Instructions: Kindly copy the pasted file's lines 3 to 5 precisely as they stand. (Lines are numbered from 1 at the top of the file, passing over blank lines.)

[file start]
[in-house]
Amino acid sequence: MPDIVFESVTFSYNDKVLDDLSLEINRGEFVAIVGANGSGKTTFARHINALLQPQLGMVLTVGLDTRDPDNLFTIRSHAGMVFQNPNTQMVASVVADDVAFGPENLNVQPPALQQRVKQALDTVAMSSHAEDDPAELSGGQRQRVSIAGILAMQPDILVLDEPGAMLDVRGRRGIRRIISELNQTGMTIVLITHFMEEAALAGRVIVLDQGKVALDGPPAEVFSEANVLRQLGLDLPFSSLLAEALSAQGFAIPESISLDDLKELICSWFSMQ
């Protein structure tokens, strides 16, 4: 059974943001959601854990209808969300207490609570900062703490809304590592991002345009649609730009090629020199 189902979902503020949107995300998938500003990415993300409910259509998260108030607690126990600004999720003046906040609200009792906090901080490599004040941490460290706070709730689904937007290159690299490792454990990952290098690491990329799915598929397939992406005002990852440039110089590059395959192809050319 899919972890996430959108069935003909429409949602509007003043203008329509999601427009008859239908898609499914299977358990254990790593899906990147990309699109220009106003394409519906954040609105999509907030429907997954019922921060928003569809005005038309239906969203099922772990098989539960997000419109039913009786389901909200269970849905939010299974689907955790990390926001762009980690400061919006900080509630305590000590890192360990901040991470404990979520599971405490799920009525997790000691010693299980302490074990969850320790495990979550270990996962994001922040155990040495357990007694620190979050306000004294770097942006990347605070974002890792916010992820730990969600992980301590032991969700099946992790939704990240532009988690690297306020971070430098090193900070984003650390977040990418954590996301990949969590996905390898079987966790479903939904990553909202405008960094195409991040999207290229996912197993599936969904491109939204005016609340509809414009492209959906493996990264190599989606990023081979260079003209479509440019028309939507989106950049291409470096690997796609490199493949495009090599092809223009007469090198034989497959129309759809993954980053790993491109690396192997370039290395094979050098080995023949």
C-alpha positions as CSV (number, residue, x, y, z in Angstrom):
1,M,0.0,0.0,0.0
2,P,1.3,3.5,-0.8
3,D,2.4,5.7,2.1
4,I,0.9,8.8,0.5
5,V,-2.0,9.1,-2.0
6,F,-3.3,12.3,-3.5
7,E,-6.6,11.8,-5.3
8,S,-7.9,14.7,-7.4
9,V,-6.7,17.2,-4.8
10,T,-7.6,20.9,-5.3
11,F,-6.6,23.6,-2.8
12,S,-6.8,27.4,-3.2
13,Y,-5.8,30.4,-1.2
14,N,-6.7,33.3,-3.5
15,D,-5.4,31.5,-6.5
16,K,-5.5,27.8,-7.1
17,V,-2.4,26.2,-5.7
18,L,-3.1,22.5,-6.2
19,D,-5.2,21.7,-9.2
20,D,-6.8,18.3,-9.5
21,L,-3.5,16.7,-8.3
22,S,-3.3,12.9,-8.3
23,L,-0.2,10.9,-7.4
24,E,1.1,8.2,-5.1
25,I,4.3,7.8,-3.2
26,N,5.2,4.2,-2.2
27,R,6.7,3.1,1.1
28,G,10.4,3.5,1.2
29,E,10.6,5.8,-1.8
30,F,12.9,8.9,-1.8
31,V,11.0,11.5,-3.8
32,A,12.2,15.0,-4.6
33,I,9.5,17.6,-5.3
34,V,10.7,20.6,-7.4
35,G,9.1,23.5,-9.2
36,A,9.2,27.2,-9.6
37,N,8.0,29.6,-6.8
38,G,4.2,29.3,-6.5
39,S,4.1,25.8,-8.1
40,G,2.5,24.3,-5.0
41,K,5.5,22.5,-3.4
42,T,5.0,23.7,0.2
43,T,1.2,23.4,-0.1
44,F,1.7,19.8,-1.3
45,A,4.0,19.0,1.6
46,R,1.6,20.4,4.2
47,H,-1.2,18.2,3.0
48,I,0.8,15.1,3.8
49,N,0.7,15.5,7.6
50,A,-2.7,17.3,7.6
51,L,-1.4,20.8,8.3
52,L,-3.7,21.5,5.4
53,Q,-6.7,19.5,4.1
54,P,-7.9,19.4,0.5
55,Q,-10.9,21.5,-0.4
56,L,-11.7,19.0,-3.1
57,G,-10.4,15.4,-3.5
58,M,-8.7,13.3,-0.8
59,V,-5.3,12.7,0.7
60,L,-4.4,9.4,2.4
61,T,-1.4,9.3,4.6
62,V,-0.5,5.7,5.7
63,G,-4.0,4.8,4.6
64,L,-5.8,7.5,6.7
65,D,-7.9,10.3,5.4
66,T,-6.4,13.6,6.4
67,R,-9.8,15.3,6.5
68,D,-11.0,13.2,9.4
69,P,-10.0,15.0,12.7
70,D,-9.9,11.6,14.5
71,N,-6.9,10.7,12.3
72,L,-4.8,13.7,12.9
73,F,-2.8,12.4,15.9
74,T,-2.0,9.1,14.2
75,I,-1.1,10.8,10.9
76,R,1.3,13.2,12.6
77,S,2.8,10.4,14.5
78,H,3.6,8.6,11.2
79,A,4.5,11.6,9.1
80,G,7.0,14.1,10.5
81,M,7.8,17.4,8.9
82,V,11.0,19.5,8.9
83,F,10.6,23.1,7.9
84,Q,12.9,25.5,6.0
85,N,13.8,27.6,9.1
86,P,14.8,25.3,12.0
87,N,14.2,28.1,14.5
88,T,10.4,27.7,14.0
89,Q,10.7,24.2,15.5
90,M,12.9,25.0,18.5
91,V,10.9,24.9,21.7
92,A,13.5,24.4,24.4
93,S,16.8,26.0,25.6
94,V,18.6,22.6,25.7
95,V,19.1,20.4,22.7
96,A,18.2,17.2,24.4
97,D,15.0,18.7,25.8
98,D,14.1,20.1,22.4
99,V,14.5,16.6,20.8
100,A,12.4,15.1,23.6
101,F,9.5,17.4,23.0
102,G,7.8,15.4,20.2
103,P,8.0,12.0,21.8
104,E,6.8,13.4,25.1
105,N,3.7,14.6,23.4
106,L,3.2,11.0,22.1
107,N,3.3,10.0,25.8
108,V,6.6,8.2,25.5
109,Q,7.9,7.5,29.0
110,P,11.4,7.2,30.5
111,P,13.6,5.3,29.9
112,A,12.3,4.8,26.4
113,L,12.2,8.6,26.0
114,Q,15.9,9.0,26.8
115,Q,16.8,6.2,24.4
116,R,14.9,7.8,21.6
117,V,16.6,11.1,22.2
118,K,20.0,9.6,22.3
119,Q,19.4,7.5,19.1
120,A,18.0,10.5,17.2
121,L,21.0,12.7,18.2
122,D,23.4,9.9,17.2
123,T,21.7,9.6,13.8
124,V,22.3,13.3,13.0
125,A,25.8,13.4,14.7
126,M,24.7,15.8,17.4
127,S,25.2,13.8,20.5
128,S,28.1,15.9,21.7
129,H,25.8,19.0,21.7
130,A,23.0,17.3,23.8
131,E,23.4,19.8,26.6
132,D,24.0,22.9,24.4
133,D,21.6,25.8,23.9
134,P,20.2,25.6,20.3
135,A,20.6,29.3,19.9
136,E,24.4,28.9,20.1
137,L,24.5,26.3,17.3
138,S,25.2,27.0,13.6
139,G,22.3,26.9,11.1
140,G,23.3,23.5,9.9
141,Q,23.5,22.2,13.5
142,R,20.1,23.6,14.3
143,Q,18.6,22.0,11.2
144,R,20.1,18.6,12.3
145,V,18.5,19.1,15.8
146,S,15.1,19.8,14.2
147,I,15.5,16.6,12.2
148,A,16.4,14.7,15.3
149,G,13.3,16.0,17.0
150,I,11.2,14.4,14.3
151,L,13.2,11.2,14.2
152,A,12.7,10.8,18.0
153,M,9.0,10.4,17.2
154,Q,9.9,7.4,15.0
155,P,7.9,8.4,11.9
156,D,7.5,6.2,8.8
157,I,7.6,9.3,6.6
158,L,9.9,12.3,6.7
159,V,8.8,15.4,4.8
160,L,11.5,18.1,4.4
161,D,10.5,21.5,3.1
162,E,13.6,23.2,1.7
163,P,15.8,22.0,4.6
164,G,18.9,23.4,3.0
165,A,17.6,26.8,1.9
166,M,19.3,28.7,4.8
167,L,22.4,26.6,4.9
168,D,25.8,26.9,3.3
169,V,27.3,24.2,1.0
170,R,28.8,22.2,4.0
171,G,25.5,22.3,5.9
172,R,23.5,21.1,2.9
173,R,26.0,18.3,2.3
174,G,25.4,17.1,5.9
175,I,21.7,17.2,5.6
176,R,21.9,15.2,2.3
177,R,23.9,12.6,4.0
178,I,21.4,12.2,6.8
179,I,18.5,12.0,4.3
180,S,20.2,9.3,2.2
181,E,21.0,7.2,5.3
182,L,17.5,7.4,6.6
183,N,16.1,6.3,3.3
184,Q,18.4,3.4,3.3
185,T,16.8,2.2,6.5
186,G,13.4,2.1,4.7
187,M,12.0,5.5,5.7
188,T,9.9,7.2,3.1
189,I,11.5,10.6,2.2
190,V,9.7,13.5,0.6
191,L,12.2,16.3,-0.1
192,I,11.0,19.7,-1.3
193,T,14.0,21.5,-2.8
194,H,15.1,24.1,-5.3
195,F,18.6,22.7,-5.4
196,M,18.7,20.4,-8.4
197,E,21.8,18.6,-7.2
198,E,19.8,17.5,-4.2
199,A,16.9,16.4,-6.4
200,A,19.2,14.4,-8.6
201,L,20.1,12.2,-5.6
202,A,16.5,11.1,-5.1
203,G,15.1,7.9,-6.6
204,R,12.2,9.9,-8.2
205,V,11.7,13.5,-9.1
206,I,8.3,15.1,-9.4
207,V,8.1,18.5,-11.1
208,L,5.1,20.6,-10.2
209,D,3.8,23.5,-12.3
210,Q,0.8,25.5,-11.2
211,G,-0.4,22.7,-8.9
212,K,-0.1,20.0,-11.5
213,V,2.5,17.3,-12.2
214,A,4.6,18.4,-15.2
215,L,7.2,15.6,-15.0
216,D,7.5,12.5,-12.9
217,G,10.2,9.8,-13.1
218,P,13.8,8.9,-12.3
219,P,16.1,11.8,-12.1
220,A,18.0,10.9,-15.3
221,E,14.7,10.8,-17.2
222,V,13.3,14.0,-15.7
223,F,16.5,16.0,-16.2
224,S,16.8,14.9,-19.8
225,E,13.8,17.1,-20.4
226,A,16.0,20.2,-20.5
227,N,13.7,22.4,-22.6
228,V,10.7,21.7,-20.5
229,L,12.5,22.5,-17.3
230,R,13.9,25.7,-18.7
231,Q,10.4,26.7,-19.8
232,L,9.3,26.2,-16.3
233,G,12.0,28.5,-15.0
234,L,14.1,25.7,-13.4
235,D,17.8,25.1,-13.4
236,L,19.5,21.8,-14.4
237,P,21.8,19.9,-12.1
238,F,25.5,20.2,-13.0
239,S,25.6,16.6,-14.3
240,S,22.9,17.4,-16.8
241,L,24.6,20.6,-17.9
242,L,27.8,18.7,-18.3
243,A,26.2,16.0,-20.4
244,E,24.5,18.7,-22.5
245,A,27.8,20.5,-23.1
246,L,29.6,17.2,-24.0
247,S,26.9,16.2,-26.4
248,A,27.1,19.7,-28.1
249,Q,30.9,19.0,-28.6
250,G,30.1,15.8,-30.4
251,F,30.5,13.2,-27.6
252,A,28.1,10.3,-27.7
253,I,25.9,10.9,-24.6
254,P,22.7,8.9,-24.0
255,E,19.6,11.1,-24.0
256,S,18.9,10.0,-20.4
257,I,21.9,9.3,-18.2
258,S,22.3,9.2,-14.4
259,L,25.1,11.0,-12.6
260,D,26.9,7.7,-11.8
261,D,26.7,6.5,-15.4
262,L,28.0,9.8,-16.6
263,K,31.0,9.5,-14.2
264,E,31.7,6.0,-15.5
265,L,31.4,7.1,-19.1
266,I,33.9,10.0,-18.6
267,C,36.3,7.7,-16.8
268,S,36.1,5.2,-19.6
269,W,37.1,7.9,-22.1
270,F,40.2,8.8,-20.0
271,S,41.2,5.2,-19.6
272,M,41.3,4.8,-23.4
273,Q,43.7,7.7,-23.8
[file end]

């Protein structure tokens, strides 16, 4: 059974943001959601854990209808969300207490609570900062703490809304590592991002345009649609730009090629020199 189902979902503020949107995300998938500003990415993300409910259509998260108030607690126990600004999720003046906040609200009792906090901080490599004040941490460290706070709730689904937007290159690299490792454990990952290098690491990329799915598929397939992406005002990852440039110089590059395959192809050319 899919972890996430959108069935003909429409949602509007003043203008329509999601427009008859239908898609499914299977358990254990790593899906990147990309699109220009106003394409519906954040609105999509907030429907997954019922921060928003569809005005038309239906969203099922772990098989539960997000419109039913009786389901909200269970849905939010299974689907955790990390926001762009980690400061919006900080509630305590000590890192360990901040991470404990979520599971405490799920009525997790000691010693299980302490074990969850320790495990979550270990996962994001922040155990040495357990007694620190979050306000004294770097942006990347605070974002890792916010992820730990969600992980301590032991969700099946992790939704990240532009988690690297306020971070430098090193900070984003650390977040990418954590996301990949969590996905390898079987966790479903939904990553909202405008960094195409991040999207290229996912197993599936969904491109939204005016609340509809414009492209959906493996990264190599989606990023081979260079003209479509440019028309939507989106950049291409470096690997796609490199493949495009090599092809223009007469090198034989497959129309759809993954980053790993491109690396192997370039290395094979050098080995023949």
C-alpha positions as CSV (number, residue, x, y, z in Angstrom):
1,M,0.0,0.0,0.0